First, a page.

As I said, I did not “run” for presidency. It just happened in that Copenhagen restaurant. After “establishing” SESAM in Copenhagen in 1994, our small group remained frequently in contact with each other. During the next few years we met at various meetings in Europe and the US. Many other European centers were getting interested in simulation training etc. We came in contact with many other colleagues; Ronnie Glavin from Scotland, and a few others from Bristol, Basel, Stefan from Mainz, Doris from Copenhagen, Willem van Meurs and many more (I am forgetting many names). A few of us met in Tucson in January 1998. There we decided to organize the first formal SESAM meeting that year, and since I was still the president, it was decided to hold it in Leiden in April 1998.

What initial challenges did you face in setting the direction for the society?

The first challenge was to organize the first official meeting of SESAM in Leiden. I was not sure how many of us would be able to come or would actually be interested in at all. To everyone’s surprise the meeting was rather well attended. Somehow, I managed to put up a full meeting programme for one and a half days with many interesting presentations from attendees and even managed to get a few guest speakers. Of course, the evening social programme was a dinner in one of the old restaurants in Leiden, with good food and drinks.

The Leiden meeting formalized SESAM. The Constitution for SESAM was adopted in Leiden on 18 April 1998. Per Foege replaced me as president, and I replaced him as vice president.

Since then, there has been no going back!

In the very early stage it was evident that the real challenge was not making or buying the hardware, but rather using it effectively and efficiently. How to create training scenarios and how to organize training sessions with limited resources (remember, full scale simulation training is very demanding on resources; time, personnel, management and of course, finances) were and still are major challenges. Another challenge was to formalize simulation training as part of initial anesthesia training and make it mandatory for recertification.

I am glad to see that we have really come a long way now.

Prototype LAS (Leiden Anaesthesia Simulator)

Looking back, what advice would you give to yourself when you first started as president of SESAM?

Initially SESAM was not meant to be a formal organization. It started as a small club of like-minded people interested in patient safety and use of simulation for training. The technology was rather primitive as compared to now, but still we could manage to create something out of it. In spite of that we could manage to get initial interest in this aspect of training. I think anything new needs time to gather momentum. With each passing year more people were getting interested. In the nineties safety in medicine became a hot topic and this helped. A rather more aggressive approach to push this idea of training at that time could have helped a quicker acceptance.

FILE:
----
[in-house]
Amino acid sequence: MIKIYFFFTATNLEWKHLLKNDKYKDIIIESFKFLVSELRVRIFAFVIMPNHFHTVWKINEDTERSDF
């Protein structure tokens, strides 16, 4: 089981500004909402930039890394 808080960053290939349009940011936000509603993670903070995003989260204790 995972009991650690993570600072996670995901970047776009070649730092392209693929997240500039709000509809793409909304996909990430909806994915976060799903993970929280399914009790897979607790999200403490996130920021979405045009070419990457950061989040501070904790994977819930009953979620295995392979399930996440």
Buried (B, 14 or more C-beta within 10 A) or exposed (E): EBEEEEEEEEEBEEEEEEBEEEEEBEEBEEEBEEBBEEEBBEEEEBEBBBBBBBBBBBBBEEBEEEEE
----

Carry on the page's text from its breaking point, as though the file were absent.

SESAM is the oldest scientific simulation society in healthcare. How do you think it has influenced the evolution of this discipline over the years?

Wow! I did not know that we are THE oldest scientific simulation society!

Now it is unthinkable, at least in Leiden, and I am sure in many European teaching hospitals, to complete anesthesia training without having gone through simulation training in some form or the other. I am personally not aware of any studies which show that this has actually helped in reducing human errors in practice, but logic says that medical practice should have become safer. Since SESAM has grown many folds over the years, it has definitely helped to spread the importance of this aspect of training and teaching. SESAM is an important forum.

The last few years have presented many challenges and opportunities. In your opinion, what are the key challenges and opportunities that the simulation community faces going forward?

  • Simulation training remains a very resource intensive training. Not only do you need expensive hardware, but need space and personnel for the training sessions. I think new developments with Virtual Reality can help in this respect to some extent.
  • I am not sure how much simulation is currently being used for recertification. I would like to see simulation being used in medicine the way it is mandatory for recertification of airline pilots.

So, after 30 years since its inception, what do you expect from SESAM in the coming years?

Continue to grow stronger and become more relevant!

What have you learned along the road of medical invention and training, and can you share any tips or tools for success?

It has been a very rewarding journey. One should think out of the box and not be afraid of failures. People may laugh at new ideas at first but one must follow one’s path with conviction.

We normally close these interviews by a question that is a bit outside of the box. During your term as president, what would you do differently if you could go back to 30 years ago?

Maybe I should have continued a bit longer with this.

Thank you again. I wish you, Vimal, the best of success in your journey and would like to thank you for the time you spent with us.